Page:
Water and Wastewater Workforce – the Impending Challenge Part 2 – When did Finding a Certified Operator Become so Difficult?

The Bureau of Labor Statistics (BLS) has projected that 8.2 percent of existing water and wastewater operators will need to be replaced annually between 2016 and 2026 (Source: https://www.gao.gov/assets/690/689621.pdf). Limited information is available to determine whether retirements, or other workforce needs, are affecting drinking water and wastewater utilities’ abilities to comply with the Safe Drinking Water and Clean Water Acts or if there is a correlation between unmet workforce needs and compliance problems. Nonetheless, commonsense would indicate it is not helping. Recruiting operators through word of mouth, websites, newspapers, and partnering with local technical schools can prove successful to various degrees. However, even with these approaches, smaller utilities often find it difficult to hire experienced certified operators and instead often hire and train entry-level employees. This presents the utility with a “gap of service,” whereby a certified operator is required to oversee, train, and address Monthly Reports of Operations (MROs) on behalf of the entry-level employees until they are capable of performing these activities themselves.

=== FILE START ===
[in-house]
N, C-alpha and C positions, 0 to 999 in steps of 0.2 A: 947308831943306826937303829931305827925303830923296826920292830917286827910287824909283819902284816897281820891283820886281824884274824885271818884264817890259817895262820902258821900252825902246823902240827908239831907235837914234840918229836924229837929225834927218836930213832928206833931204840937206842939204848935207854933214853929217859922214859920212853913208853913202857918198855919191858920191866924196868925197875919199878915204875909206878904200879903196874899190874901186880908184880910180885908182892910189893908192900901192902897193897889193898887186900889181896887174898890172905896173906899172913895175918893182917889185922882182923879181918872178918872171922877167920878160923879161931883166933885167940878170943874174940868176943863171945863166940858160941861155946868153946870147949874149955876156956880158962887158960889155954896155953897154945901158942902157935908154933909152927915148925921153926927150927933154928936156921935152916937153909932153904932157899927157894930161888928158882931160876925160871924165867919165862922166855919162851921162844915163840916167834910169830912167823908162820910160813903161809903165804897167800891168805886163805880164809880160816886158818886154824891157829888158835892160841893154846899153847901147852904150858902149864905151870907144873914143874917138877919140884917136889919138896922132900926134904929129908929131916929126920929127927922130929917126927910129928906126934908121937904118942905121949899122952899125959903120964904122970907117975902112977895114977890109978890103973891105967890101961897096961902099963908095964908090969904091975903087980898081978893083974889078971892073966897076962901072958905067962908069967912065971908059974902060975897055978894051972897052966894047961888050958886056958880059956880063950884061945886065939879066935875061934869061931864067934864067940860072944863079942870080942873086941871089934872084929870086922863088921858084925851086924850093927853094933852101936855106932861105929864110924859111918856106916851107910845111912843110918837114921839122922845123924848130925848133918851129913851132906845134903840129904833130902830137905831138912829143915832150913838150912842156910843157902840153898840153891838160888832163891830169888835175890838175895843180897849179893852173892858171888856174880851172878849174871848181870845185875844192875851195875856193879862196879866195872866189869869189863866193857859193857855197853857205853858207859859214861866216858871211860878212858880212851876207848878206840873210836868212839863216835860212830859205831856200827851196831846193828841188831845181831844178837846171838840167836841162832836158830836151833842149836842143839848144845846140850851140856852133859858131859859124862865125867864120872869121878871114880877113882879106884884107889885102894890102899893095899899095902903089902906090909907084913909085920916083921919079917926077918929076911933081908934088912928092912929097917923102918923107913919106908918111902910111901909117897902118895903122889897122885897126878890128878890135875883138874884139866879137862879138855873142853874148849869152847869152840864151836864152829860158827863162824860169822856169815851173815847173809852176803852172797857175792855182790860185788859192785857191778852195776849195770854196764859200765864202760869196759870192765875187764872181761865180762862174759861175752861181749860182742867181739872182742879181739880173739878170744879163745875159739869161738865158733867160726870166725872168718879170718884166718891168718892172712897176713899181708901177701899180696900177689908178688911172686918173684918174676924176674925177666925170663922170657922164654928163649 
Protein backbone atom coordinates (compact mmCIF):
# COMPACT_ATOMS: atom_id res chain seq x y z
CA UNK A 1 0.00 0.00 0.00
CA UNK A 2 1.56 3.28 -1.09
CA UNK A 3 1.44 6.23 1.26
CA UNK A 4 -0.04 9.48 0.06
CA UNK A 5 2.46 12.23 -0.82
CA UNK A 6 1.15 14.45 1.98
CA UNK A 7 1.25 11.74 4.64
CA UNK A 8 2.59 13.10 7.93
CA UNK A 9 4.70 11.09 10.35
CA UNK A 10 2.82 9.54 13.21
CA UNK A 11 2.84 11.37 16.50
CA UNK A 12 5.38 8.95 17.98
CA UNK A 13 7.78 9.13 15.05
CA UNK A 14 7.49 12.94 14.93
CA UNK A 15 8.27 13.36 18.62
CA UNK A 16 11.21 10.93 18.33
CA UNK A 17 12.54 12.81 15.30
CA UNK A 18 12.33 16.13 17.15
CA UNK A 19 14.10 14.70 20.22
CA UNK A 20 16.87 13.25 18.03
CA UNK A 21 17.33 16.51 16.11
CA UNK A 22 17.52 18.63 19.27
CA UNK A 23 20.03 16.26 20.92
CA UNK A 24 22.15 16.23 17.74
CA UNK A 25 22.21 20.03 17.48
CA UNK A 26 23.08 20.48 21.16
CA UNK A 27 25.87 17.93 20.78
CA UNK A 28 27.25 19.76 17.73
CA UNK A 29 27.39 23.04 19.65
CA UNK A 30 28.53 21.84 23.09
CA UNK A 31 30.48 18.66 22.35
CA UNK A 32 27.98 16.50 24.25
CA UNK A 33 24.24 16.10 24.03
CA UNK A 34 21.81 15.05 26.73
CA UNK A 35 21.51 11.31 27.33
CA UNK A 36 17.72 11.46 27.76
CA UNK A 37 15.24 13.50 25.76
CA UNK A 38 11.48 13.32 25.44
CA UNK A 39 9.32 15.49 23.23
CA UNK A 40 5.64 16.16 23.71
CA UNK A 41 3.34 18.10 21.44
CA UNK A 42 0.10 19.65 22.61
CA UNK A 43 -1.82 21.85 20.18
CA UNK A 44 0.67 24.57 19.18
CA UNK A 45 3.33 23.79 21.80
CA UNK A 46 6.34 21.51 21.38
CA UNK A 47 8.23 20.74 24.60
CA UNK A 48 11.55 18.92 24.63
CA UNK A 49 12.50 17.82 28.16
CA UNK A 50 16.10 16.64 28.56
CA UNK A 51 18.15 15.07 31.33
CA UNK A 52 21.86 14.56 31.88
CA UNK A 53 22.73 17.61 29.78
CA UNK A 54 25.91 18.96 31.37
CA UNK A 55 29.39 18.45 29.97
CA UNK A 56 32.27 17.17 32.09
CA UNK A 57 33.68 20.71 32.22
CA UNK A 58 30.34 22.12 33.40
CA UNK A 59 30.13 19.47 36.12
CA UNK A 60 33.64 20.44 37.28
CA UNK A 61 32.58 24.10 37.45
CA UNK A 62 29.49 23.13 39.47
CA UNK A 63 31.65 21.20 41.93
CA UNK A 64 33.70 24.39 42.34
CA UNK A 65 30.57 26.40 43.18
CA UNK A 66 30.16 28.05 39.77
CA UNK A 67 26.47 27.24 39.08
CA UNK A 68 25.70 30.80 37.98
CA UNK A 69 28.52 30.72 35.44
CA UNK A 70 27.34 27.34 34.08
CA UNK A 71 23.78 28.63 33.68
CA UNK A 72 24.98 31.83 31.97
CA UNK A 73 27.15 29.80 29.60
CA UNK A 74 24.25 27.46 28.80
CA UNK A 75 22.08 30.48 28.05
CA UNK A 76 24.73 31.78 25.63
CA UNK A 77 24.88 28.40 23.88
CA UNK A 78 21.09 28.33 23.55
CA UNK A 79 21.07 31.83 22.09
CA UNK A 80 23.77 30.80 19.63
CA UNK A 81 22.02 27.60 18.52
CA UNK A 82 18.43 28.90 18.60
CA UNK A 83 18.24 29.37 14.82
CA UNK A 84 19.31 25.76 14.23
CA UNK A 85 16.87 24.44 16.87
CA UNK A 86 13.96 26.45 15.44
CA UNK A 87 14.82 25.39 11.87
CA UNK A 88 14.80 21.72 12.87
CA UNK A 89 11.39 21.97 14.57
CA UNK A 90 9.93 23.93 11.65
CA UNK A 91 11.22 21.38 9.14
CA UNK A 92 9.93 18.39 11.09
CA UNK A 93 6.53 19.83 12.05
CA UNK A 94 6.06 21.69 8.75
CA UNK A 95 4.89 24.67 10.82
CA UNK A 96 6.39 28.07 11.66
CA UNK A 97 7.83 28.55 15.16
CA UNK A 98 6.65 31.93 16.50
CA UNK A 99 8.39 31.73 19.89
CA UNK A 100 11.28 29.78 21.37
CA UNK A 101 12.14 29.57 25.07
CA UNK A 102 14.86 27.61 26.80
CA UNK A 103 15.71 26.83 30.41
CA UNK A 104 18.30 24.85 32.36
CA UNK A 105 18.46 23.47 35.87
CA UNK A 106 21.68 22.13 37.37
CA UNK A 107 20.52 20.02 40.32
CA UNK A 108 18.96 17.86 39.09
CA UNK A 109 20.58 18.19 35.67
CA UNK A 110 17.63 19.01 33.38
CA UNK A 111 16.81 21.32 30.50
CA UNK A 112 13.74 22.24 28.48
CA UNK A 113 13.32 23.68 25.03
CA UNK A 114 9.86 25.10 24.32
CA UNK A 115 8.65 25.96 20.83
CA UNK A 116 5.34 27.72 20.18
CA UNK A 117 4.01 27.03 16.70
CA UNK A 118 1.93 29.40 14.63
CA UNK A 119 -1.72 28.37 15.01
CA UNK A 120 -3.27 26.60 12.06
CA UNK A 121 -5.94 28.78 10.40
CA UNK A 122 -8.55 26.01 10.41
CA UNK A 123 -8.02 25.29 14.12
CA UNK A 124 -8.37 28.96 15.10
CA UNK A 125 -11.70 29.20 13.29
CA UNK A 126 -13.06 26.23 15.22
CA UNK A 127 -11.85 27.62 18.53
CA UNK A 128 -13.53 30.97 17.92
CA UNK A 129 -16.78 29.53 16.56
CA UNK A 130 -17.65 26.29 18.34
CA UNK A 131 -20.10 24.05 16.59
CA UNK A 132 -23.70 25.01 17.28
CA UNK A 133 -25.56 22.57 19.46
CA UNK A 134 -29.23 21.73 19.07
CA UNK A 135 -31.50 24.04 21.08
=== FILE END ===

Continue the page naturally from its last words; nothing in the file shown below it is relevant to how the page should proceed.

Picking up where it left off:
If you would like to read part 1 of “Water and Wastewater Workforce – The Impending Challenge” Click Here